And email from Billy Parish, founder of Mosaic, sparked a change to the equation. Mosaic is crowd-sourcing solar projects — giving people a chance to invest their money in putting up solar panels $25 at a time. Billy’s email announced their latest project: putting up 12.27 megawatts of solar panels at Joint Base McGuire-Dix-Lakehurst in Burlington
County, New Jersey (McGuire Air Force Base, Fort Dix and Naval Air Station Lakehurst). Part of the larger move to make U.S. military bases more resilient by having on-base power production and cleaner through energy efficiency and renewable energy, the solar panels will be installed on 537 homes and supply an estimated 30 percent of home energy requirements. (Note that it is unclear whether the Mosaic-funded project is part of or in addition to the January 2013 announced plans to put solar on 1500 of 2200 United Communities homes at Joint Base McGuire.)
Thanks to Mosaic and the ability to invest $25 at a time (thus, my $100 counts as four times???), when it comes to renewable energy and the U.S. military, I’ve put my money where my mouth has been for over a decade.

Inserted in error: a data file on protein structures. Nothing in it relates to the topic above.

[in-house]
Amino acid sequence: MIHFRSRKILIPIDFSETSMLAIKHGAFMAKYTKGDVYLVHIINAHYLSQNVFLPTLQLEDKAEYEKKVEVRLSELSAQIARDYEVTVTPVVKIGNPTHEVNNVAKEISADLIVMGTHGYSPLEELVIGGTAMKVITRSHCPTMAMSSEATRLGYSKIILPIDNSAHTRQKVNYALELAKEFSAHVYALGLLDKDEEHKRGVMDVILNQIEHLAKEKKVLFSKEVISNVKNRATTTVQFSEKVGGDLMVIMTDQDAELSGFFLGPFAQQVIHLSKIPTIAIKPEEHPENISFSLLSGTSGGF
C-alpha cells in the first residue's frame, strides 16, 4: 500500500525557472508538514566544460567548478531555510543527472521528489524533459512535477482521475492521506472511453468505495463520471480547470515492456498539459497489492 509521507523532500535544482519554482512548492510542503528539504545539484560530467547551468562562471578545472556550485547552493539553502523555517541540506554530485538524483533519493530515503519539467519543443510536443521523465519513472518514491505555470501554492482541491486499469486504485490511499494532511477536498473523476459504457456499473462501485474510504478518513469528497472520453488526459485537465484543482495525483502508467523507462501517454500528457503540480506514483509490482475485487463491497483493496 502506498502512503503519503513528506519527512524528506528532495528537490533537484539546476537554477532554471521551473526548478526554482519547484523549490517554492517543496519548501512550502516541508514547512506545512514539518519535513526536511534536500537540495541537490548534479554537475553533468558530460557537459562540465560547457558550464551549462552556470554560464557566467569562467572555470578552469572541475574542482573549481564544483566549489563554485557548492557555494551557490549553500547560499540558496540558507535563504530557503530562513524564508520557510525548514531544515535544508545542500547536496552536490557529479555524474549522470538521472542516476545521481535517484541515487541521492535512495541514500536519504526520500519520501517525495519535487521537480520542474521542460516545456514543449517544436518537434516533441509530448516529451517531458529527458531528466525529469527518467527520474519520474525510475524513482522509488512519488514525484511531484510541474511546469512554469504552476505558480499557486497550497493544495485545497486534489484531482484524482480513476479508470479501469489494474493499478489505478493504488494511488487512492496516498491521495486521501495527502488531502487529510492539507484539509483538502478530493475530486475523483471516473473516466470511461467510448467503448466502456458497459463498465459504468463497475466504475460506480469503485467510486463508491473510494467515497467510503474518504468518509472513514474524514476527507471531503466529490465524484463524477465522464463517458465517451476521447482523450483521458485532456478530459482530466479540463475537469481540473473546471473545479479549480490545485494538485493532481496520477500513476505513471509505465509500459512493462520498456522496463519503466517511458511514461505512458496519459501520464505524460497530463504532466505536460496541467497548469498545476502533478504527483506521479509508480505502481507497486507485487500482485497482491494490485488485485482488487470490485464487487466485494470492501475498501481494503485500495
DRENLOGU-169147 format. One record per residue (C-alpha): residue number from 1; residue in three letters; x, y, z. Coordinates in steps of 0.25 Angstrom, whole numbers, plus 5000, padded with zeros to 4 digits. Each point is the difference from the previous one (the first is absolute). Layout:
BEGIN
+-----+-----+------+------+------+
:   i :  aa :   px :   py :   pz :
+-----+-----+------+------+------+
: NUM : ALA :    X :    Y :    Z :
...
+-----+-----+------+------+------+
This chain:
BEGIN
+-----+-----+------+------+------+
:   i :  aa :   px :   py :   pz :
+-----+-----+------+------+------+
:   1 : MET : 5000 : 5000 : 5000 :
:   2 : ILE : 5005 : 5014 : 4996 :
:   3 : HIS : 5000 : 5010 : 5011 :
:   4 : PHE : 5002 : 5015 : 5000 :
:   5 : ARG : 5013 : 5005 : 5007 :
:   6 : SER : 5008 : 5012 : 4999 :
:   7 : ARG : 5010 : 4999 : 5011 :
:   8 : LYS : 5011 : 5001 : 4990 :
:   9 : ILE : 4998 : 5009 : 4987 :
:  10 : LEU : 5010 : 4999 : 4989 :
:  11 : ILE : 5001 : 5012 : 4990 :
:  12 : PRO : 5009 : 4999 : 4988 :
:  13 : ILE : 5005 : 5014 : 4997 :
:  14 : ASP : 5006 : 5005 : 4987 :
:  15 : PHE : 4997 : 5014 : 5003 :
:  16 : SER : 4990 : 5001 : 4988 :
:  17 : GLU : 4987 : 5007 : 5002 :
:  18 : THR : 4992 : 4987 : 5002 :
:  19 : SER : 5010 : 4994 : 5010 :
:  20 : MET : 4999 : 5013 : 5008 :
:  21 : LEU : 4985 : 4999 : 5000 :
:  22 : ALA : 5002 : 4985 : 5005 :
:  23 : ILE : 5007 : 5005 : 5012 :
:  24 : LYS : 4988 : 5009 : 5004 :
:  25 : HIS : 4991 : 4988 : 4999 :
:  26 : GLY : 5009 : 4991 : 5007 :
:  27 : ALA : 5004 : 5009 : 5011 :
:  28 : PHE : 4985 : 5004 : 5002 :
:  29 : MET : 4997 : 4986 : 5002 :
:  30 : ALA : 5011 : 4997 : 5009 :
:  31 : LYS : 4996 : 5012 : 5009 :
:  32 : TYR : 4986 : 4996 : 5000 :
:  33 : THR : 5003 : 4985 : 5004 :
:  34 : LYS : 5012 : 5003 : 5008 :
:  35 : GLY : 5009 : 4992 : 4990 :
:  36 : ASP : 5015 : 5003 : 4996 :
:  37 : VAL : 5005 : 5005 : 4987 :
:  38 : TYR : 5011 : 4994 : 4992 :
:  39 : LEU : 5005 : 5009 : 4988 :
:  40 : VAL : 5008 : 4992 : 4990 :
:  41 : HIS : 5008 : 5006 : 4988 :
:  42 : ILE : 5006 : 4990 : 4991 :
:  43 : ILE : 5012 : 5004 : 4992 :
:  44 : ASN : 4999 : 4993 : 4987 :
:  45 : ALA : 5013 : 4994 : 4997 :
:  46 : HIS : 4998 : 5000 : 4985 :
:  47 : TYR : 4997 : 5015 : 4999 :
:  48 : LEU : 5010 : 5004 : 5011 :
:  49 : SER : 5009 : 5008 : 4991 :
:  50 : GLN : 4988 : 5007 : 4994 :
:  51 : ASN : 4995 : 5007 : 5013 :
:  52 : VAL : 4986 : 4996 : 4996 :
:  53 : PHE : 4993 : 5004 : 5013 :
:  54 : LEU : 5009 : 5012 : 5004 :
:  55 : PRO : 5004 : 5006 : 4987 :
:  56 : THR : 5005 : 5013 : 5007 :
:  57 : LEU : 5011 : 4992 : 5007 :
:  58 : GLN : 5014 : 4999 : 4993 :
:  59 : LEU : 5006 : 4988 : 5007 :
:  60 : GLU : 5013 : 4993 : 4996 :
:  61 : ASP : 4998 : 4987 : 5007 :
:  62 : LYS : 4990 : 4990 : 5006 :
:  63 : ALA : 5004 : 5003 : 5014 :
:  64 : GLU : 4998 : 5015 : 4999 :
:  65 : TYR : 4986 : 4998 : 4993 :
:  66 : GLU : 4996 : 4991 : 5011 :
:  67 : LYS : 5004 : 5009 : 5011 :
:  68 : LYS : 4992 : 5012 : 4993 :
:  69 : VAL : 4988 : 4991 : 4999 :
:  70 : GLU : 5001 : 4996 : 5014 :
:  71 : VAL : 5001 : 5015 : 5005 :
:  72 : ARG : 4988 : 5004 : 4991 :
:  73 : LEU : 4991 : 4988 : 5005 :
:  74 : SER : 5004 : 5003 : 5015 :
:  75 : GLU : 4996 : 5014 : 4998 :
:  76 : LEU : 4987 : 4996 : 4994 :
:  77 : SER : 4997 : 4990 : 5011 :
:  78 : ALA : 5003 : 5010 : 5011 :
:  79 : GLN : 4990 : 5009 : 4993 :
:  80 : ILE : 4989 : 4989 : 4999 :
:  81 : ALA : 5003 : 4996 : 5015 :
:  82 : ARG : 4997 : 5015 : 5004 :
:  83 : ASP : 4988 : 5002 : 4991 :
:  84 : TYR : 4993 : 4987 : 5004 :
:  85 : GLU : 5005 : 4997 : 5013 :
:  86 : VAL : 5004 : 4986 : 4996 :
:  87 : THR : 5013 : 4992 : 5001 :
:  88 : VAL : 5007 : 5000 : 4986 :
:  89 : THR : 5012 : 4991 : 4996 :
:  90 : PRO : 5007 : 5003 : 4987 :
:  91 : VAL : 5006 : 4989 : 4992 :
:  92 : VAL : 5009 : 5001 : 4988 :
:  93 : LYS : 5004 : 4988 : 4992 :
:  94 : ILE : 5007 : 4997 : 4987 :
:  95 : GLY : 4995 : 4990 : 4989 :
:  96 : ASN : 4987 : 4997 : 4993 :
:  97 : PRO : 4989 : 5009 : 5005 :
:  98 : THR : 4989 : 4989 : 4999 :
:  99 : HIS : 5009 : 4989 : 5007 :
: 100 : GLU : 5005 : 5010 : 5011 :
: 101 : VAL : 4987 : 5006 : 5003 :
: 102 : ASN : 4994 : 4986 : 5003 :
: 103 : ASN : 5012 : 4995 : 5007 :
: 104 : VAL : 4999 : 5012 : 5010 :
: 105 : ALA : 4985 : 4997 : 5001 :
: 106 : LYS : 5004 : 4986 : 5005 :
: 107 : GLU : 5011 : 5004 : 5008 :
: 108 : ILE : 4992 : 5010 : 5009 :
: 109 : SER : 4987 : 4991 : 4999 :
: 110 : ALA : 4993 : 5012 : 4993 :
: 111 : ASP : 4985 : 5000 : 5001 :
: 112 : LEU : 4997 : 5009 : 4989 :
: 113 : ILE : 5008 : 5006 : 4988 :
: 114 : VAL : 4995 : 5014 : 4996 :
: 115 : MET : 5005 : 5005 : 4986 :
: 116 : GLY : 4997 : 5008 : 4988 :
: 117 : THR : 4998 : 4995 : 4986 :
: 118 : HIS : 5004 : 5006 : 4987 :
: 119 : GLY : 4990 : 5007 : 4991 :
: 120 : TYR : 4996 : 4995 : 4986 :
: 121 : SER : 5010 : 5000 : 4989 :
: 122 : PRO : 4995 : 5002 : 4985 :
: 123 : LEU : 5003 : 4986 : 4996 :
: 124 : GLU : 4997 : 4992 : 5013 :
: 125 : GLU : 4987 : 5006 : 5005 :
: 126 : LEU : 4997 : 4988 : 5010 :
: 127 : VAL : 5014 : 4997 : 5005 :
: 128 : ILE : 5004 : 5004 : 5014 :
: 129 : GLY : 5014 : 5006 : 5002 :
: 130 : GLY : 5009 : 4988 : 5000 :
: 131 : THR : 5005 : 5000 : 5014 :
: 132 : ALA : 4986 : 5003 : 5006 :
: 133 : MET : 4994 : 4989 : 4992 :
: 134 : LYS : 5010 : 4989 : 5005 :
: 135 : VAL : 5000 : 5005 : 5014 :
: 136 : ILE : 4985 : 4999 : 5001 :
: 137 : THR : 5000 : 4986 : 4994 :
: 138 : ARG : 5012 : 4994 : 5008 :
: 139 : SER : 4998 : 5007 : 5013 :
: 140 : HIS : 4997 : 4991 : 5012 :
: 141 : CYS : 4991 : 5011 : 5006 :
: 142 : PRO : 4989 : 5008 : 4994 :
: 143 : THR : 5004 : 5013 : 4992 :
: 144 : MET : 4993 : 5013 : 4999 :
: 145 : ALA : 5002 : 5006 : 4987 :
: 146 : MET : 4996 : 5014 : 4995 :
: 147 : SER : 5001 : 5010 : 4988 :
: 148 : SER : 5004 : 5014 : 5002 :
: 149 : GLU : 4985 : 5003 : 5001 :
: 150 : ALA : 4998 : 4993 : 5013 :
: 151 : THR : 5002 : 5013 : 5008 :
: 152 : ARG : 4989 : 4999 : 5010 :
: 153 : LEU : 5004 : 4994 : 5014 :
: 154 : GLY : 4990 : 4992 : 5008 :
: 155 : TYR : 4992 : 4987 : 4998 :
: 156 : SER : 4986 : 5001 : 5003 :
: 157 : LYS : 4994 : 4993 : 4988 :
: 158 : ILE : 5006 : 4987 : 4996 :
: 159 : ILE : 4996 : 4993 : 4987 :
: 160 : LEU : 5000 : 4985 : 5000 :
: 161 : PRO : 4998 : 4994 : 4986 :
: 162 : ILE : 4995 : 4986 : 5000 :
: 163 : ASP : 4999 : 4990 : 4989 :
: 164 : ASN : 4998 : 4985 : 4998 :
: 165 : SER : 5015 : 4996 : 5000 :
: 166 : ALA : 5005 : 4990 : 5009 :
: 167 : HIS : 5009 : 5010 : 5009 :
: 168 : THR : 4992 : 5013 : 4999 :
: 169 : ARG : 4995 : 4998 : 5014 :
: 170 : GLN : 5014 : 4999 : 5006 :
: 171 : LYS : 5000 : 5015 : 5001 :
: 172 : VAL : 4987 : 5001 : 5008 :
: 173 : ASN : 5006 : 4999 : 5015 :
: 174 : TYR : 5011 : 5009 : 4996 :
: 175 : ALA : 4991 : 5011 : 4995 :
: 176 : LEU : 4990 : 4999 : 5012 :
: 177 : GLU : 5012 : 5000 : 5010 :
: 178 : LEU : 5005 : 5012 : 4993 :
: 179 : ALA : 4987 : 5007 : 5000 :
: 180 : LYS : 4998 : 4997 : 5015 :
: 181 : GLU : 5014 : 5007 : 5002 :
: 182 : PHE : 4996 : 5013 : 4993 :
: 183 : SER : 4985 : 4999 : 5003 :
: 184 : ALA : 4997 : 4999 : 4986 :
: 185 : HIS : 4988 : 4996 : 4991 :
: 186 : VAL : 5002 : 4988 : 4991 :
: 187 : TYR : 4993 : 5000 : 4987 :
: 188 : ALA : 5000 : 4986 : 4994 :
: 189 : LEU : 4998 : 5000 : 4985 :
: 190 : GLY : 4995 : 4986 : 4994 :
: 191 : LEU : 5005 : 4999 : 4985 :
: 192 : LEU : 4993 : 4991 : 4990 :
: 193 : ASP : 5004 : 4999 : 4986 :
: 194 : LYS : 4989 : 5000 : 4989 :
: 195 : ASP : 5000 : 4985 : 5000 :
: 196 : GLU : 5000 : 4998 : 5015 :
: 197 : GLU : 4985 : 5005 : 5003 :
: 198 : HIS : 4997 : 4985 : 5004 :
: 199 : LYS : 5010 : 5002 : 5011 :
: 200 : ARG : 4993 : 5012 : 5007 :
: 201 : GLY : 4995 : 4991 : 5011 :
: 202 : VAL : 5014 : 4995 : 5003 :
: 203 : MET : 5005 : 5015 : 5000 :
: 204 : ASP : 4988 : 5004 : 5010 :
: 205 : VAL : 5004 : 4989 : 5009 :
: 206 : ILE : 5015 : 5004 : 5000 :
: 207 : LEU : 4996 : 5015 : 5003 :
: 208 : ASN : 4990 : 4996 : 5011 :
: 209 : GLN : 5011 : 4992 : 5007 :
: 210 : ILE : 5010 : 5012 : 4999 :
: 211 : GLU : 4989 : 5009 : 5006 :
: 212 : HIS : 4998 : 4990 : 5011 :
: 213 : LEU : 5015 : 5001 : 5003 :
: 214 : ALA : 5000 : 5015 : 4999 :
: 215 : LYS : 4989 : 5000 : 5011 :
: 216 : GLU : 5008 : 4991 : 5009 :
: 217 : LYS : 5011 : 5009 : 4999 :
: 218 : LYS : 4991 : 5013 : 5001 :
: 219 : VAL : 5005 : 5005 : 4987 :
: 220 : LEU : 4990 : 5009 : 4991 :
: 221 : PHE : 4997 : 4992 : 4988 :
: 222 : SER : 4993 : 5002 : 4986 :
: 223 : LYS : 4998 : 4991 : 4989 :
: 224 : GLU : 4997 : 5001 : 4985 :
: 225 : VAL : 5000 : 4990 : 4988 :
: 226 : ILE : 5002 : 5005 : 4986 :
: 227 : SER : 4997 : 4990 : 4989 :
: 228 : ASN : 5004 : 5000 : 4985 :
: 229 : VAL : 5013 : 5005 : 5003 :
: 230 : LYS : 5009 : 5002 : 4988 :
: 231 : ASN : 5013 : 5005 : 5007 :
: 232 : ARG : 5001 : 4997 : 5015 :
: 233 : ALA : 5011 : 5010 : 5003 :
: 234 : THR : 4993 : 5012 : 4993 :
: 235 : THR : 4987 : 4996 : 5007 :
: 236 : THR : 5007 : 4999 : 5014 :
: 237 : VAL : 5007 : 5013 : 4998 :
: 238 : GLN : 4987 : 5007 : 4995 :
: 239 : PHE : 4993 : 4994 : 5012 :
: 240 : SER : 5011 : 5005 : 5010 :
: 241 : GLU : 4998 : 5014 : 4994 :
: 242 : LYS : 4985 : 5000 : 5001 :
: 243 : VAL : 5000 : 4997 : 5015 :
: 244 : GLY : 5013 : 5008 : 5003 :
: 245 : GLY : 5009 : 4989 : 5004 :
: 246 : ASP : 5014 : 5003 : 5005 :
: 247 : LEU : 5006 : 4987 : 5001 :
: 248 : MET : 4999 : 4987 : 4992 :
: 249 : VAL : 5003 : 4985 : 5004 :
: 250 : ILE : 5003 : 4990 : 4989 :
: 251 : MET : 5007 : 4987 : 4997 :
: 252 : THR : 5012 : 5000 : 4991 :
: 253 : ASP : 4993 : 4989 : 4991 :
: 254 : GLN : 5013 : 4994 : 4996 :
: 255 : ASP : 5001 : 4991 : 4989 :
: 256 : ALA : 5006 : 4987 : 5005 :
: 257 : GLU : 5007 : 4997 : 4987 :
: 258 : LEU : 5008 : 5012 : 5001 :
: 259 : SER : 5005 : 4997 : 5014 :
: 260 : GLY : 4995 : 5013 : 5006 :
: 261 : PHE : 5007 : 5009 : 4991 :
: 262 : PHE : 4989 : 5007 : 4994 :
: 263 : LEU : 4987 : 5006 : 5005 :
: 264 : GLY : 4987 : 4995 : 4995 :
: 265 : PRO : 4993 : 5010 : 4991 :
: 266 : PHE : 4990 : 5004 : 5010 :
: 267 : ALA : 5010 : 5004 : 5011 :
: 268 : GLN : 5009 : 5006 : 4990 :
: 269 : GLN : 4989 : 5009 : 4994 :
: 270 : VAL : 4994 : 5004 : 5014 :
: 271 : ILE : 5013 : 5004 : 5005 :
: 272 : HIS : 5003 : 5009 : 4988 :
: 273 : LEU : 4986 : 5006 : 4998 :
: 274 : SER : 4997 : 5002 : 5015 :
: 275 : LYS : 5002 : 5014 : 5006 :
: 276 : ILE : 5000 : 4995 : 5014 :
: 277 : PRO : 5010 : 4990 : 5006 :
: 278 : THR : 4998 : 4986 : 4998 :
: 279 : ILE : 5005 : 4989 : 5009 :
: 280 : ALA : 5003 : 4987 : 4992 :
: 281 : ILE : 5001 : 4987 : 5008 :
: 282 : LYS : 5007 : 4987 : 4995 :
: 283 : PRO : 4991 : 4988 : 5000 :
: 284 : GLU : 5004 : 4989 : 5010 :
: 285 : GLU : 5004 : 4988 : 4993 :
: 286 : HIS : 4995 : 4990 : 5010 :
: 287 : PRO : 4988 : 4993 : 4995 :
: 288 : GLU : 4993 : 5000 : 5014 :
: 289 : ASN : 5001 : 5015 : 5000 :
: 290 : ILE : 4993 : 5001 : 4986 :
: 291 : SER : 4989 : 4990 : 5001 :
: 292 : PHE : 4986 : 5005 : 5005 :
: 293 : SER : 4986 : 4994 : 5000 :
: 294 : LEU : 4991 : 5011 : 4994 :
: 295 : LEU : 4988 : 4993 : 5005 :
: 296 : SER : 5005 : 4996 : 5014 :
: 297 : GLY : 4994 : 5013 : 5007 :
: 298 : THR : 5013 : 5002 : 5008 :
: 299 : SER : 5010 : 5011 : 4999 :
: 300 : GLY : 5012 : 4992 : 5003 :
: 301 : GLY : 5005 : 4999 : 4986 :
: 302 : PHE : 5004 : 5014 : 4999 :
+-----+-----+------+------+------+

Tags: Energy · Solar Energy · solar
The deadly Yarnell Hill Fire continued to rage out of control on Monday, a day after the flames fanned by erratic winds and temperatures topping 100°F overwhelmed a team of elite firefighters, killing 19 of the 20-member crew. The fire has burned about 200 homes and has burned through at least 8,400 acres — more than quadrupling in size since it began on June 28, according to news reports.
The deaths of the Prescott, Ariz.-based “Granite Mountain Hotshots” was the worst wildland firefighting disaster since a 1933 wildfire killed 25 firefighters in Los Angeles. It was the largest loss of firefighters in the U.S. since the September 11 terrorist attacks. Until Sunday, Arizona had suffered 22 wildland firefighting deaths since 1955, according to the National Interagency Fire Center.
A lightning strike is the suspected cause of the blaze, and a brutal heat wave in the West, combined with bone-dry conditions, likely aided its spread. The high temperature at Prescott on Sunday was in the triple digits. The forecast for Monday called for high temperatures to hover near the century mark, with continued low humidity.